3 reasons why dating online is so awful

Relationships, NakedLaw, Opinion

Why is online dating so horrific?

This is not an overstatement. Singles are basically striking out left and right. In fact, only 20% of those dating online have found any success with it, according to a study by Avvo.

With the aid of technology, modern daters should be in a realm of unlimited possibility—a veritable feast of romance. And yet, the online experience makes people feel jaded and undesirable (or even unsafe). In the words of XM radio host Sujeiry Gonzalez, “Although technology has allowed us to meet more prospects, it has also become easier to be noncommittal.”

Interviews with five relationship experts—including noted sociologist Pepper Schwartz—have revealed three main reasons behind the horror of online dating. Specifically, paradox of choice, feigned indifference, and objectification. Perhaps by understanding these reasons, the online experience could be improved.

Paradox of choice

Trouble committing is nothing new, especially for young adults that grew up with thousands of cable channels. Always scanning for something better is a side effect of having too many options. No less true in the dating scene, the swiping potential is infinite. Theoretically, with such a large sample size, everyone should find their match. Yet in practice, it keeps us in limbo. Why is that?

Turns out, all the choice is crippling. “Today, if we have one ho-hum date, we think ‘Why waste another three hours? There are thousands more where that one came from,’” says author and public speaker, Jenna McCarthy.

“I realize I sound like an old hag here,” McCarthy continues, “but I don’t think technology has done much to make love stronger; in fact, I think it creates an unrealistic illusion of possibility.”

Feigned indifference

Consider this text conversation from two folks attempting to arrange a date:


The two had planned to meet for drinks. But note the word choice of the speaker in grey. They don’t use the word “date”, but rather, “reschedule our hang out.’ Meanwhile, the response in blue embodies the “feigned indifference”.

Despite how defensive this all seems, to many daters, this is normal communication. It implies an apathy to being stood-up and a preoccupation with self-fulfillment. But the truth is, nobody likes being canceled on, and nobody likes reading a text—particularly one from a potential love interest—that conveys such a pronounced lack of interest. The potential of this relationship is over before it began.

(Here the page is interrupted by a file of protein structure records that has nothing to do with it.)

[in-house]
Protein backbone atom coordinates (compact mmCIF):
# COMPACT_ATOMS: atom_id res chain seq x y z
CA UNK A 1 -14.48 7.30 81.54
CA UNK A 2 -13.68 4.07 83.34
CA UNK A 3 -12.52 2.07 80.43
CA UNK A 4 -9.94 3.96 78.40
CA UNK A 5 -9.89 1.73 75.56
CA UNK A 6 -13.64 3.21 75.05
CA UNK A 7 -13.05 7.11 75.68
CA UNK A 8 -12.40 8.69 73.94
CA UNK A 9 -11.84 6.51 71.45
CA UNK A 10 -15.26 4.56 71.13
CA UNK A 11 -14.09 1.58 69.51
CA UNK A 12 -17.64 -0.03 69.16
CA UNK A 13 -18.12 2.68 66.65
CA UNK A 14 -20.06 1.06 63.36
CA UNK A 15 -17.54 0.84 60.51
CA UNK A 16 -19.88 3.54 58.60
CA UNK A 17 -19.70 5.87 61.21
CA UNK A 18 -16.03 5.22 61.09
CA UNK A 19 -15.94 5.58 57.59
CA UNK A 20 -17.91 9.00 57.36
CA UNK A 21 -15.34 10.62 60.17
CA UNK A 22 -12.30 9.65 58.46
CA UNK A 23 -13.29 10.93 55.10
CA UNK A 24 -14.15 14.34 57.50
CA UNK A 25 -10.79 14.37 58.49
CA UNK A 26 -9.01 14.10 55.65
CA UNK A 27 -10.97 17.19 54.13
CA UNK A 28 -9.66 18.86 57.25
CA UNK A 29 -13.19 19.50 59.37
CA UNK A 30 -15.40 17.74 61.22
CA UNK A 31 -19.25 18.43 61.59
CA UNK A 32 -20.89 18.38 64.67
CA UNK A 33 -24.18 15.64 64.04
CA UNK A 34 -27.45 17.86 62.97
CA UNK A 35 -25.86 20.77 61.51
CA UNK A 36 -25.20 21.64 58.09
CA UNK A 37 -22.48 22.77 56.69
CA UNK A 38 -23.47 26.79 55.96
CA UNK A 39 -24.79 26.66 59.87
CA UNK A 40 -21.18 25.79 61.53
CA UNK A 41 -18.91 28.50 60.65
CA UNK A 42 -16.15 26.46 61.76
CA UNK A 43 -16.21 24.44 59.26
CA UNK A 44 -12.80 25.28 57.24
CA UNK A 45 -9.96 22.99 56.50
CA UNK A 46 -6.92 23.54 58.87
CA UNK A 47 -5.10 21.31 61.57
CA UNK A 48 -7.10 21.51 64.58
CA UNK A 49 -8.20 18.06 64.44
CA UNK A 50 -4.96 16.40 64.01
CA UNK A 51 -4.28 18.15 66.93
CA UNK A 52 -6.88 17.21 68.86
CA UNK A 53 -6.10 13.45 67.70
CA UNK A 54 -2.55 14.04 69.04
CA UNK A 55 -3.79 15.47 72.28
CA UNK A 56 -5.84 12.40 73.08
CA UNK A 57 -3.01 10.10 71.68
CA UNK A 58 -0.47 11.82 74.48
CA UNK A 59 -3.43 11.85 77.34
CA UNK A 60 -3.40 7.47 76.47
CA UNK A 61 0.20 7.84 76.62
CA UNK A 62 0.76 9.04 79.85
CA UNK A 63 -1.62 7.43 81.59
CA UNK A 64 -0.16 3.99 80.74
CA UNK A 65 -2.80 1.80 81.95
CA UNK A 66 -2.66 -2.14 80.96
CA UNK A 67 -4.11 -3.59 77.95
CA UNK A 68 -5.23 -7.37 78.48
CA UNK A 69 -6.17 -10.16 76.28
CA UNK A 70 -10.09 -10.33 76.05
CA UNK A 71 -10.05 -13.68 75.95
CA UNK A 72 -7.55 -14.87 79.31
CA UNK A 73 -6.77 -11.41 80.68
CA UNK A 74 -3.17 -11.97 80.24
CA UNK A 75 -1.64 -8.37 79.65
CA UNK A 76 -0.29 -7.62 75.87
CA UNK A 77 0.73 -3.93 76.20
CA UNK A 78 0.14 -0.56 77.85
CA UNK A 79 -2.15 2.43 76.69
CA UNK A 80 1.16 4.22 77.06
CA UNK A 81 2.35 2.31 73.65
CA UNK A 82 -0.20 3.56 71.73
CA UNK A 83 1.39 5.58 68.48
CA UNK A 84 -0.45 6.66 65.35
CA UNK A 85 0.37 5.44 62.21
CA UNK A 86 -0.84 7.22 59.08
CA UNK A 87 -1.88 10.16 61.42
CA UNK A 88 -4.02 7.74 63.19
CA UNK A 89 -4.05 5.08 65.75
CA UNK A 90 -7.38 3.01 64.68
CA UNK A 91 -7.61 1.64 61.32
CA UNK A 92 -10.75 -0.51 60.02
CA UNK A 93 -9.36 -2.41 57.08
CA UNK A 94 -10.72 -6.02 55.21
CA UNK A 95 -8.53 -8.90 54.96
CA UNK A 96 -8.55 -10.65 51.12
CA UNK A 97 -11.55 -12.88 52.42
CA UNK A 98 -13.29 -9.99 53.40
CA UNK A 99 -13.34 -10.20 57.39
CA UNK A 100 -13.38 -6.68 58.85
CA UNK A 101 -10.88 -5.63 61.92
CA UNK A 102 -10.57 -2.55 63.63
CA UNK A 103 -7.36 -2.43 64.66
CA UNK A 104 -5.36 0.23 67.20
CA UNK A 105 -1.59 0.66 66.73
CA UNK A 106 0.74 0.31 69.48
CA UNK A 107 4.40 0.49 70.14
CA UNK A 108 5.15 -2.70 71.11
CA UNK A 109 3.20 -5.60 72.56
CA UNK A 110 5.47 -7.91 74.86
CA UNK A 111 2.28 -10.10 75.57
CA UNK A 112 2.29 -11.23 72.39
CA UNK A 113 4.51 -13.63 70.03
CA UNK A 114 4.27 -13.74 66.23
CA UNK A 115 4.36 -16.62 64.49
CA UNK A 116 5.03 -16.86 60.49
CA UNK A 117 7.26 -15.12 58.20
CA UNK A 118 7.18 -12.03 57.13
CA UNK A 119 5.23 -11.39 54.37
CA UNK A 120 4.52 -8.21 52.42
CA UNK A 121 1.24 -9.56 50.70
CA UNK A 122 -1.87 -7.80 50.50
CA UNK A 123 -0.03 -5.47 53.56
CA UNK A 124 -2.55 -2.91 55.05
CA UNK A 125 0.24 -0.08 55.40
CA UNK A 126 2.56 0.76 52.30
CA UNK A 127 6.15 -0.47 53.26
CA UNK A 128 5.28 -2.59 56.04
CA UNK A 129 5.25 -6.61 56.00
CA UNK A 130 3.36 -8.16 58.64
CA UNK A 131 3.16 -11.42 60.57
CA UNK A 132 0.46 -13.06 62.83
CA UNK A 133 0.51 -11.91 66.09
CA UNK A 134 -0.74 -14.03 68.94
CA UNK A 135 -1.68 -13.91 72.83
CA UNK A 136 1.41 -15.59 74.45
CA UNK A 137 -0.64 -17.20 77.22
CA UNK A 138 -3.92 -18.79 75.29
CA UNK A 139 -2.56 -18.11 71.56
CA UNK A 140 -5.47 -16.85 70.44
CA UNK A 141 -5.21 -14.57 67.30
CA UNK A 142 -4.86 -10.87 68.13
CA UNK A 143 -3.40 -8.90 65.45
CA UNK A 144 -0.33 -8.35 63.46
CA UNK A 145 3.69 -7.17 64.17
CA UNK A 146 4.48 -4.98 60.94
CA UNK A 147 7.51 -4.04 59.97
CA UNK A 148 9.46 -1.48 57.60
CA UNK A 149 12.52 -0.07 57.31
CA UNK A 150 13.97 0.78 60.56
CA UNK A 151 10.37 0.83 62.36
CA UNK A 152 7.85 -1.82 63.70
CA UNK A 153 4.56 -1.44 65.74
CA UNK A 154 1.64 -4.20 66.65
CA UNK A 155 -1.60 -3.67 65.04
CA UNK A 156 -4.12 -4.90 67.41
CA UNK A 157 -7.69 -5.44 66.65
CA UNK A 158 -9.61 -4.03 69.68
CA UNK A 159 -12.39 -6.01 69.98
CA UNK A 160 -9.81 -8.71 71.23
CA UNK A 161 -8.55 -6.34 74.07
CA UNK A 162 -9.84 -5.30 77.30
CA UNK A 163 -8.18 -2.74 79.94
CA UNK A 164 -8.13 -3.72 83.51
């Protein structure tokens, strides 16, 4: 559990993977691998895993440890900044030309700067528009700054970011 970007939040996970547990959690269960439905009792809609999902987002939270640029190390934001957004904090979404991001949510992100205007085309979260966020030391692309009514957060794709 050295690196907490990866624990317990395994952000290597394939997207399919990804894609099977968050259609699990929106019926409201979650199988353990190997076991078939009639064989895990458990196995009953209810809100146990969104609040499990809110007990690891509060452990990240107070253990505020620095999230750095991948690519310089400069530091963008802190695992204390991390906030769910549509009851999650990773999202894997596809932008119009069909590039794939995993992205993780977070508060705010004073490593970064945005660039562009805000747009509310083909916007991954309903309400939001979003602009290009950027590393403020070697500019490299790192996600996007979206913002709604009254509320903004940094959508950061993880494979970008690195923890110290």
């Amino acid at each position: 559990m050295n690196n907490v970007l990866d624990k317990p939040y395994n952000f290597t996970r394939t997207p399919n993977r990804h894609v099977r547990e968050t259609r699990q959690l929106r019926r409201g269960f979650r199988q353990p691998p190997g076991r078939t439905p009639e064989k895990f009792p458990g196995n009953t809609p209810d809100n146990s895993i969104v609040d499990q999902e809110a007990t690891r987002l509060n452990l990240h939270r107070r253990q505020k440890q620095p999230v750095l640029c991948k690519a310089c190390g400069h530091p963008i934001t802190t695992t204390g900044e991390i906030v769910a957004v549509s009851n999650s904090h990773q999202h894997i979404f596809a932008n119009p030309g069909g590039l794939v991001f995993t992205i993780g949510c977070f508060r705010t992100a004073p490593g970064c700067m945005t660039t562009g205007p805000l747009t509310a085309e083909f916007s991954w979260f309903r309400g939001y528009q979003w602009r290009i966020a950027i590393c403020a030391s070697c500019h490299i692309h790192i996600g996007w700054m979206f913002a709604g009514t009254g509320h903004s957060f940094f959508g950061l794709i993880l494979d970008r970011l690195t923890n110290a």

“We tend to struggle with direct communication,” explains marriage and family therapist Vienna Pharaon. “We fear that we’ll be ‘too needy’, or that asking for greater clarity or certainty around a relationship will scare the other person off. So what do we do?… [We] convince ourselves out of what it is we know we want.”

She continues, “We [should be] shifting the victory to be in the process instead of in the outcome. That means that ‘the win’ is that we speak up for ourselves and communicate what it is we want/need… We want to avoid getting hurt. Obviously. But we do that at the expense of living in our truth, and honoring ourselves.”


The online dating world, like the rest of the online universe, is notorious for snap judgements and harsh critiques. Hurtful, rude comments that most people would never utter in public and/or to someone’s face fly with abandon. Why?

The answer lies in objectification—the dehumanization of others that is a side effect of virtual reality. Social profiles strip people of their vast and complex personality, reducing them to a few pictures and a soundbite. Especially for those connections that aren’t personally acquainted, the profile basically equals the person.

And of course, dating profiles are not exactly known for reliability. Daters purposefully misrepresent themselves. “Both men and women put up pictures that are either the best way they have ever looked for two minutes in their life, or ones that look blurry or ancient,” says noted relationship expert Pepper Schwartz. “All of these are a bad idea because of course one of the most humiliating experiences I can think of is meeting someone who is surprised (and unhappy) about the way you look.”

Given the objectification bias and the reality that your dating profile is, at least until you meet someone in person, “you,” honesty is important. “The more honest you can be—the more your picture looks like you do—the more confident your date will be about your honesty in general,” says Schwartz. “I know the temptation to create a better profile than you are in real life is tempting—and yes, it may get additional people interested in you. But it won’t get the right person interested because they are looking for someone else—not you.”

Is there hope?

Is it possible that these issues can be avoided? Might online dating even start to eventually realize its potential?

Sex writer Jenny Block offers hope, noting that, “technology gives us a chance to say things that are hard to say– like in difficult relationship conversations”.

Indeed, most people would agree that asking someone out is probably easier digitally. Phrases like, “You interest me. Could we meet for lunch?” are unnerving to say aloud and could be easier to type.

Regardless, the best advice for online daters is probably the best advice for all daters: be kind and considerate. “On the other side of these apps and devices are human beings,” says Pharaon. “They’re people who have feelings, and even though we may not ‘owe’ them anything, we should always aim to operate with integrity.”